The plan for the first day was to Horse ride to a nearby area of what I can only describe as Volcanic destruction. The lava itself had flowed into the sea and the contrast in colours between the black and brown volcanic rock and the green vegetation nearby was breath taking. Unfortunately I had to get there first. Now I will be the first person to admit that Horse riding is not my strong point and when we arrived to find 5 (really well fed) horses waiting for us I was pretty nervous. If I had realised that we were all going to be in the middle of a horse pecking order war I might not have slept the night before. After about 10 minutes, just when I was starting to get into the swing of sitting on the horses back without falling off, it appeared that Sara´s horse and mine were arch enemies. There was a very definate hierarchy established (first our guides horse, then mum´s horse, then mine followed by Sara´s at the back. The final horse was the man who owned the horse and it was allowed anywhere. It was the only Stallion of the group) apparently though Sara´s horse was unhappy with being the last horse so it spent the entire time trying to overtake mine. It got a little bit stupid, at one point we were passing a group of Americans walking the trail who were staring longingly at the horse when Ecuador (that was my gorse) suddenly galloped past them to escape Sara and I almost fell on top of them. It was unelegant and I could hear them laughing for miles. There was also another memorable occassion when my horse forced Sara and her horse against a brick wall with an overhang. It was a shameless technique to prevent them passing. What I would like to say is that neither myself and Sara had any control over the horses so we just had to let them get on with it, it didn´t stop us getting competitive though. Sara - Ecuador definately won, he finished first and so was definately horse 3!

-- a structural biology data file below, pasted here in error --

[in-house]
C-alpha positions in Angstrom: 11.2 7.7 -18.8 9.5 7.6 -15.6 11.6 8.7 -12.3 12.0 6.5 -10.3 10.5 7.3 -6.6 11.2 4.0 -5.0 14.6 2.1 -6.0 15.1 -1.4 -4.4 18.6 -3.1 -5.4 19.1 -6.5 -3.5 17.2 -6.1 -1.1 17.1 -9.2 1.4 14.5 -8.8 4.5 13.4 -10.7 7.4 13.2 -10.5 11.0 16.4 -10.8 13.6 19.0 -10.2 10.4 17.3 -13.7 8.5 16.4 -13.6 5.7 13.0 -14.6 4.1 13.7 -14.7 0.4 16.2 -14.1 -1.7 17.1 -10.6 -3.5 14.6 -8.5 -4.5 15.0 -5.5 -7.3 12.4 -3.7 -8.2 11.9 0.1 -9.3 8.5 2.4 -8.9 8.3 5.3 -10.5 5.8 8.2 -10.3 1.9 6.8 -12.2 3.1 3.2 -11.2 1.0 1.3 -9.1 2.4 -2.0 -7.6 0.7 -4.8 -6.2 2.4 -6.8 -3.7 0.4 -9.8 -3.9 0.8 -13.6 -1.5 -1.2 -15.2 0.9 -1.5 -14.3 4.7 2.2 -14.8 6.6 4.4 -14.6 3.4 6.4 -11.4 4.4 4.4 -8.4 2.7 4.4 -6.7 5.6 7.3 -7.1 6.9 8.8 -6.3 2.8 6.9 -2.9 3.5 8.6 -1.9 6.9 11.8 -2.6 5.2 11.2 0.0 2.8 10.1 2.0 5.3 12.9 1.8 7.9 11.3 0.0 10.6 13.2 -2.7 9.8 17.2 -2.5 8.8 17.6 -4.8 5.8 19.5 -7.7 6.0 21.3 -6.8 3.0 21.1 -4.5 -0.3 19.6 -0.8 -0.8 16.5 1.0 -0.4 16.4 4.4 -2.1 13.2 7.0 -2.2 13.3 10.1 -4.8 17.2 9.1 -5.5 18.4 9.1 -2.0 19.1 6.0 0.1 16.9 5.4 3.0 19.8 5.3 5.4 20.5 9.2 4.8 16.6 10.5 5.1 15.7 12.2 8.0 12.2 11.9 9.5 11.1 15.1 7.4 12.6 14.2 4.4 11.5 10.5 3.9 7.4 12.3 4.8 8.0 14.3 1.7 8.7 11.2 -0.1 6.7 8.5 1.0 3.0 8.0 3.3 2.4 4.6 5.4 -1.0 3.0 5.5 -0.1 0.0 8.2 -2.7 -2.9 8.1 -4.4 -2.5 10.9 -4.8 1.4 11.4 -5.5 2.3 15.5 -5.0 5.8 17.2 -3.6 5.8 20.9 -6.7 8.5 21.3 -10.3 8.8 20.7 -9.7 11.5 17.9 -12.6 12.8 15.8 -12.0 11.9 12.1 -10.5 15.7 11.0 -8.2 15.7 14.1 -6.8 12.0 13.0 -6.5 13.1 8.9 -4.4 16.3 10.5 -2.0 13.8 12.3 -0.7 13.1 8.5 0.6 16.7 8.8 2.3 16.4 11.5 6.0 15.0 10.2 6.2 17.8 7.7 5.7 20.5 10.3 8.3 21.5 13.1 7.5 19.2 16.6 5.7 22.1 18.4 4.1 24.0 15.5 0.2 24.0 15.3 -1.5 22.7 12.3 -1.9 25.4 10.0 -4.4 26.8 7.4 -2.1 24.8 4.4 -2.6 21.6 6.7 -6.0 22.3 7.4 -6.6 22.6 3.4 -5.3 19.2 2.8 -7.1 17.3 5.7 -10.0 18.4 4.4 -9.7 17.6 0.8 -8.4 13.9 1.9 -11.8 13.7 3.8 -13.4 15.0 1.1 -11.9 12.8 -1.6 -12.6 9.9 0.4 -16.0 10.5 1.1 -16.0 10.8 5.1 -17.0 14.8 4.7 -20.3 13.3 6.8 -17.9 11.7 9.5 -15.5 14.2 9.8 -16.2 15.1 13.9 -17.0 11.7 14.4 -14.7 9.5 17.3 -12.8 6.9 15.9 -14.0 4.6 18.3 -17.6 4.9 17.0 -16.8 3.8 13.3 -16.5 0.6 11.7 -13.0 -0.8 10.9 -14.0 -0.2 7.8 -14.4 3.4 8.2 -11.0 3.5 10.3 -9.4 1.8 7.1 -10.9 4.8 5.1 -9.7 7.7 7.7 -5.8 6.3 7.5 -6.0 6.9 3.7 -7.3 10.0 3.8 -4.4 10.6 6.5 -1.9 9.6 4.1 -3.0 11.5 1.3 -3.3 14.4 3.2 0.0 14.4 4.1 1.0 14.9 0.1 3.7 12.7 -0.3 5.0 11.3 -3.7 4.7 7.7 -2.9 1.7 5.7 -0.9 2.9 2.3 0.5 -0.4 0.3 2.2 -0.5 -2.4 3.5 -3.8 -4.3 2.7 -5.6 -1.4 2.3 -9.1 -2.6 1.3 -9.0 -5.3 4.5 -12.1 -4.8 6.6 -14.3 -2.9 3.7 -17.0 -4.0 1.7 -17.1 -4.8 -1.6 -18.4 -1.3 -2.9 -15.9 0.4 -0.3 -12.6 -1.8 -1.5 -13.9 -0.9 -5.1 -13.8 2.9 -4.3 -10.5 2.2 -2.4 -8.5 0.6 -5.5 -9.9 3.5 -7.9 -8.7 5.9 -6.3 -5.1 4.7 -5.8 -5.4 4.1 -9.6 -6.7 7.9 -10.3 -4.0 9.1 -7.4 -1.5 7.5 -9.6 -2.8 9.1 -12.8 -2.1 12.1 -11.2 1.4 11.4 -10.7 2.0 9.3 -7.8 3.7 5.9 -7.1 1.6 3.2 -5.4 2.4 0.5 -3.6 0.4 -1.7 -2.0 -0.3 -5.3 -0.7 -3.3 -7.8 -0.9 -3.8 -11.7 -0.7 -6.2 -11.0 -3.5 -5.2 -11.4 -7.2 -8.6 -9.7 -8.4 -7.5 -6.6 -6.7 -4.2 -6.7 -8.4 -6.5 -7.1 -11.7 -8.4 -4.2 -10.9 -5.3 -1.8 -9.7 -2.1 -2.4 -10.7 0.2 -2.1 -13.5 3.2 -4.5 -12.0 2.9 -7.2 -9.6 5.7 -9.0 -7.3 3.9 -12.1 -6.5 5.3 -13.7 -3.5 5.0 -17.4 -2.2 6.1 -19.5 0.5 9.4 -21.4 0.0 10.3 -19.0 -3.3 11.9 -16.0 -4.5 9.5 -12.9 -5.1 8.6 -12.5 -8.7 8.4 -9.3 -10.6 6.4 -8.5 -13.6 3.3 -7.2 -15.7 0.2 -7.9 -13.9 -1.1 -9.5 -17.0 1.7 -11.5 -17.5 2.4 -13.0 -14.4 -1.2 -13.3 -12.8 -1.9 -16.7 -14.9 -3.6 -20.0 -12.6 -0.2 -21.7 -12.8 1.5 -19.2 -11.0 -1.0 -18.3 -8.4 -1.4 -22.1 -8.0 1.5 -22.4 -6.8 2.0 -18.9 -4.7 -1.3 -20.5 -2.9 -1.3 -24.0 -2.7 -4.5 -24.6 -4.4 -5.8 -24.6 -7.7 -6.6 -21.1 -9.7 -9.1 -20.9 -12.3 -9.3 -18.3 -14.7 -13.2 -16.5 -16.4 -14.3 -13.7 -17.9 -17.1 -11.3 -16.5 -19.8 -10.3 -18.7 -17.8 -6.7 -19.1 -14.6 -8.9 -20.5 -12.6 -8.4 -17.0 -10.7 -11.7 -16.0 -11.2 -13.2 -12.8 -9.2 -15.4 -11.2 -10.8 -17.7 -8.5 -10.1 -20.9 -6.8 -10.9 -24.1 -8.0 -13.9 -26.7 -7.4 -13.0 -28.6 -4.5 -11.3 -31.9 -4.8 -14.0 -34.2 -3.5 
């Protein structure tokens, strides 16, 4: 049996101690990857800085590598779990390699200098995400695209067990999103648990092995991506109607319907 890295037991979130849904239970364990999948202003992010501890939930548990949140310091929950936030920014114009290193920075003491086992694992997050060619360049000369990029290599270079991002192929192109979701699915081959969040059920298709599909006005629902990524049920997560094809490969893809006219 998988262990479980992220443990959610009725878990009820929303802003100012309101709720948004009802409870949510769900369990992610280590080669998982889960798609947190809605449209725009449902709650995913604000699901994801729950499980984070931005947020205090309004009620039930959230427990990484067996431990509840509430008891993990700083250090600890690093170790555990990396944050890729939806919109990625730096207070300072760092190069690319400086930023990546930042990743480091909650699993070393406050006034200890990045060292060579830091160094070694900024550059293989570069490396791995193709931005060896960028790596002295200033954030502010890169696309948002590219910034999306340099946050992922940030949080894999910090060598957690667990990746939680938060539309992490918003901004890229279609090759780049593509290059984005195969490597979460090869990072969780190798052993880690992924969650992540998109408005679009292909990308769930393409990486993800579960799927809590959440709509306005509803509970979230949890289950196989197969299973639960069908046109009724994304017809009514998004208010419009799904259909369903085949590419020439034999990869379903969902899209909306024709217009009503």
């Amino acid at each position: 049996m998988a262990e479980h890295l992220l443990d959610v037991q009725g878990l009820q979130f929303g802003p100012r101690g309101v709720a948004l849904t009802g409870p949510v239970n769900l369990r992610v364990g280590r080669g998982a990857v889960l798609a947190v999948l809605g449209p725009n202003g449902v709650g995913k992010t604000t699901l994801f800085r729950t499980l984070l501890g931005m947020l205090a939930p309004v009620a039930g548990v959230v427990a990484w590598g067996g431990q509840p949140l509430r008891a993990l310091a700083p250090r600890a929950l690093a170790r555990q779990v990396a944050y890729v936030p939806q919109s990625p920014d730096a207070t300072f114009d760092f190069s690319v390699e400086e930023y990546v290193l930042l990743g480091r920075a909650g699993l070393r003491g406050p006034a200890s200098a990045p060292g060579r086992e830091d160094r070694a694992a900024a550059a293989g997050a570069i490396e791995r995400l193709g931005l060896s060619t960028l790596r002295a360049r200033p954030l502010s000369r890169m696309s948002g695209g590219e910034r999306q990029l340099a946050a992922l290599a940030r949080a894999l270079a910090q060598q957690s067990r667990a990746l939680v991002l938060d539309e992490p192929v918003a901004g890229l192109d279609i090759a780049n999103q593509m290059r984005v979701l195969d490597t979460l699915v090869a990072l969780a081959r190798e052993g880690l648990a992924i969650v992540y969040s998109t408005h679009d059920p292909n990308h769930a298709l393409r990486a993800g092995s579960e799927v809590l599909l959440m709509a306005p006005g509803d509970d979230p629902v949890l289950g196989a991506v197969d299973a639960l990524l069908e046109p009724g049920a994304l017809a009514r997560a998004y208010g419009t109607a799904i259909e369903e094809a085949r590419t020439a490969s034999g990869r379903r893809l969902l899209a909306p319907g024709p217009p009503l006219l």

The afternoon was spent visiting the wall of tears which is essentially a huge wall that was built by prisoners. There was no real point in the wall it was more to keep the prisoners busy (I think they were mainly political prisoners) and everytime the wall got to big it just got knocked down and they had to start all over again. That must have been pretty soul destorying and also pointless. Every morning getting up to lug stones about 5km for a wall that you knew was going to get knocked down again. Saying that as we stood to get a picture taken our guide said to us "Oh, look 3 more prisoners for the Wall of Tears" and started laughing. It would have been funnier but I kind of had the feeling she had said it about 300 times before.